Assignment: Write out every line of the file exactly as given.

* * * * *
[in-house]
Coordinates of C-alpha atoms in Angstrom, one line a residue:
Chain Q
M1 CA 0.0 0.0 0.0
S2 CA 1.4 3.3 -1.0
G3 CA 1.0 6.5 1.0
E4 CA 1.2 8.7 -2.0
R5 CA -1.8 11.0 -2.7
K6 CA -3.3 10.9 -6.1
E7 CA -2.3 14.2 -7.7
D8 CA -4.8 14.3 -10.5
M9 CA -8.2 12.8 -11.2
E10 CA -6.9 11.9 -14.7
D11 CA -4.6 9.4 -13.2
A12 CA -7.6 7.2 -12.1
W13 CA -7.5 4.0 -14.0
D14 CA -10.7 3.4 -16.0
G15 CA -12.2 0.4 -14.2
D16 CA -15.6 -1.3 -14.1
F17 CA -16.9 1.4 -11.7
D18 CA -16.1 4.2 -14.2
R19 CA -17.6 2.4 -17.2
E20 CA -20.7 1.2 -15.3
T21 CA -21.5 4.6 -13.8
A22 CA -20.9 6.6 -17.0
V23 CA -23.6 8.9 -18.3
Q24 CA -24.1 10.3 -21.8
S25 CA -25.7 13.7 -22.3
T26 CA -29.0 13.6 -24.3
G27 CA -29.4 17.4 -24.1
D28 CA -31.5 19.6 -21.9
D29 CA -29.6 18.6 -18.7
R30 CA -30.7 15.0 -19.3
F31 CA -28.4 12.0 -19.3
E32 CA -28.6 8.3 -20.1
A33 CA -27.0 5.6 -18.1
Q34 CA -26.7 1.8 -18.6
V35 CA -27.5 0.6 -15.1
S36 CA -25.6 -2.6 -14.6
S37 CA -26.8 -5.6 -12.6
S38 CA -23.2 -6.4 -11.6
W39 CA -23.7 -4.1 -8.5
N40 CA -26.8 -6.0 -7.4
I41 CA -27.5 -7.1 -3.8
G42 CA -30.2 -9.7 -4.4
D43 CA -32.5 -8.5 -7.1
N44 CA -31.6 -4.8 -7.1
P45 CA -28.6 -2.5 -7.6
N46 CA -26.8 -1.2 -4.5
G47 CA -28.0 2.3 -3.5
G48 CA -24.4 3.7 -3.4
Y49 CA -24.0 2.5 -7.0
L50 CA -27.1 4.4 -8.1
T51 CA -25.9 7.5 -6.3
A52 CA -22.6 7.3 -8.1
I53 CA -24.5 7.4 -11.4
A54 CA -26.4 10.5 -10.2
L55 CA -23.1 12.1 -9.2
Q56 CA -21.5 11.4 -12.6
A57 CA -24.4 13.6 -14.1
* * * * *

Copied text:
[in-house]
Coordinates of C-alpha atoms in Angstrom, one line a residue:
Chain Q
M1 CA 0.0 0.0 0.0
S2 CA 1.4 3.3 -1.0
G3 CA 1.0 6.5 1.0
E4 CA 1.2 8.7 -2.0
R5 CA -1.8 11.0 -2.7
K6 CA -3.3 10.9 -6.1
E7 CA -2.3 14.2 -7.7
D8 CA -4.8 14.3 -10.5
M9 CA -8.2 12.8 -11.2
E10 CA -6.9 11.9 -14.7
D11 CA -4.6 9.4 -13.2
A12 CA -7.6 7.2 -12.1
W13 CA -7.5 4.0 -14.0
D14 CA -10.7 3.4 -16.0
G15 CA -12.2 0.4 -14.2
D16 CA -15.6 -1.3 -14.1
F17 CA -16.9 1.4 -11.7
D18 CA -16.1 4.2 -14.2
R19 CA -17.6 2.4 -17.2
E20 CA -20.7 1.2 -15.3
T21 CA -21.5 4.6 -13.8
A22 CA -20.9 6.6 -17.0
V23 CA -23.6 8.9 -18.3
Q24 CA -24.1 10.3 -21.8
S25 CA -25.7 13.7 -22.3
T26 CA -29.0 13.6 -24.3
G27 CA -29.4 17.4 -24.1
D28 CA -31.5 19.6 -21.9
D29 CA -29.6 18.6 -18.7
R30 CA -30.7 15.0 -19.3
F31 CA -28.4 12.0 -19.3
E32 CA -28.6 8.3 -20.1
A33 CA -27.0 5.6 -18.1
Q34 CA -26.7 1.8 -18.6
V35 CA -27.5 0.6 -15.1
S36 CA -25.6 -2.6 -14.6
S37 CA -26.8 -5.6 -12.6
S38 CA -23.2 -6.4 -11.6
W39 CA -23.7 -4.1 -8.5
N40 CA -26.8 -6.0 -7.4
I41 CA -27.5 -7.1 -3.8
G42 CA -30.2 -9.7 -4.4
D43 CA -32.5 -8.5 -7.1
N44 CA -31.6 -4.8 -7.1
P45 CA -28.6 -2.5 -7.6
N46 CA -26.8 -1.2 -4.5
G47 CA -28.0 2.3 -3.5
G48 CA -24.4 3.7 -3.4
Y49 CA -24.0 2.5 -7.0
L50 CA -27.1 4.4 -8.1
T51 CA -25.9 7.5 -6.3
A52 CA -22.6 7.3 -8.1
I53 CA -24.5 7.4 -11.4
A54 CA -26.4 10.5 -10.2
L55 CA -23.1 12.1 -9.2
Q56 CA -21.5 11.4 -12.6
A57 CA -24.4 13.6 -14.1